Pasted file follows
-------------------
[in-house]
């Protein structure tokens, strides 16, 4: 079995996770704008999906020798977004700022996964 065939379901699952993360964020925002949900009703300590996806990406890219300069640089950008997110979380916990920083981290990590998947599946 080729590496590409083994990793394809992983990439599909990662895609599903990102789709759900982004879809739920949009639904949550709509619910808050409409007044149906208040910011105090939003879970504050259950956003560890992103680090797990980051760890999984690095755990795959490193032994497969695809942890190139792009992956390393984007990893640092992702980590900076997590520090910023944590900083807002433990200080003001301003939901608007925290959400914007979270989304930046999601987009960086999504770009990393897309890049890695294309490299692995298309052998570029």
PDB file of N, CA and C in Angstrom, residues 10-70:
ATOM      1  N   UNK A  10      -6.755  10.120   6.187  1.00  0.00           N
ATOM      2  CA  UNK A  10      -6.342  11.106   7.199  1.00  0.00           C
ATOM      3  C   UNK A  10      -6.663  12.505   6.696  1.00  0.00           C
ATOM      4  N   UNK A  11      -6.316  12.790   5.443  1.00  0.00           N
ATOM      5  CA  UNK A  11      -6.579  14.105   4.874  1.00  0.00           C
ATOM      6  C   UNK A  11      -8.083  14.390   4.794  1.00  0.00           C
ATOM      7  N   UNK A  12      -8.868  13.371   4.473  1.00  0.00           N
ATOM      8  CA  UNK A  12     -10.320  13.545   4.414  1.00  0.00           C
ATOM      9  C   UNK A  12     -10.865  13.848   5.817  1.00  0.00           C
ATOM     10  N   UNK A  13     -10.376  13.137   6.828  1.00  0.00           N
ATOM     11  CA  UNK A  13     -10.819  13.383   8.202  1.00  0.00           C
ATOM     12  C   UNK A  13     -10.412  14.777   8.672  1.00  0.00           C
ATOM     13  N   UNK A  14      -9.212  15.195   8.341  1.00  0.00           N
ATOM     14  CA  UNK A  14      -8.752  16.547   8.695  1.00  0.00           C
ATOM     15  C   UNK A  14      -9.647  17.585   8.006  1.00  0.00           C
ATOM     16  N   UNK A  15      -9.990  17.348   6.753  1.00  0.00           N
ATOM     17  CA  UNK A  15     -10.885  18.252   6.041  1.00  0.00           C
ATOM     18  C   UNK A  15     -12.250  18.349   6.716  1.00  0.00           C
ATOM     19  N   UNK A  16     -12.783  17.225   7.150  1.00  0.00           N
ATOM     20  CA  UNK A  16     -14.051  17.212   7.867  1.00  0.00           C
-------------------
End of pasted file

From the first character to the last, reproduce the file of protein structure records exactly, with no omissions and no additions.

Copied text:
[in-house]
């Protein structure tokens, strides 16, 4: 079995996770704008999906020798977004700022996964 065939379901699952993360964020925002949900009703300590996806990406890219300069640089950008997110979380916990920083981290990590998947599946 080729590496590409083994990793394809992983990439599909990662895609599903990102789709759900982004879809739920949009639904949550709509619910808050409409007044149906208040910011105090939003879970504050259950956003560890992103680090797990980051760890999984690095755990795959490193032994497969695809942890190139792009992956390393984007990893640092992702980590900076997590520090910023944590900083807002433990200080003001301003939901608007925290959400914007979270989304930046999601987009960086999504770009990393897309890049890695294309490299692995298309052998570029």
PDB file of N, CA and C in Angstrom, residues 10-70:
ATOM      1  N   UNK A  10      -6.755  10.120   6.187  1.00  0.00           N
ATOM      2  CA  UNK A  10      -6.342  11.106   7.199  1.00  0.00           C
ATOM      3  C   UNK A  10      -6.663  12.505   6.696  1.00  0.00           C
ATOM      4  N   UNK A  11      -6.316  12.790   5.443  1.00  0.00           N
ATOM      5  CA  UNK A  11      -6.579  14.105   4.874  1.00  0.00           C
ATOM      6  C   UNK A  11      -8.083  14.390   4.794  1.00  0.00           C
ATOM      7  N   UNK A  12      -8.868  13.371   4.473  1.00  0.00           N
ATOM      8  CA  UNK A  12     -10.320  13.545   4.414  1.00  0.00           C
ATOM      9  C   UNK A  12     -10.865  13.848   5.817  1.00  0.00           C
ATOM     10  N   UNK A  13     -10.376  13.137   6.828  1.00  0.00           N
ATOM     11  CA  UNK A  13     -10.819  13.383   8.202  1.00  0.00           C
ATOM     12  C   UNK A  13     -10.412  14.777   8.672  1.00  0.00           C
ATOM     13  N   UNK A  14      -9.212  15.195   8.341  1.00  0.00           N
ATOM     14  CA  UNK A  14      -8.752  16.547   8.695  1.00  0.00           C
ATOM     15  C   UNK A  14      -9.647  17.585   8.006  1.00  0.00           C
ATOM     16  N   UNK A  15      -9.990  17.348   6.753  1.00  0.00           N
ATOM     17  CA  UNK A  15     -10.885  18.252   6.041  1.00  0.00           C
ATOM     18  C   UNK A  15     -12.250  18.349   6.716  1.00  0.00           C
ATOM     19  N   UNK A  16     -12.783  17.225   7.150  1.00  0.00           N
ATOM     20  CA  UNK A  16     -14.051  17.212   7.867  1.00  0.00           C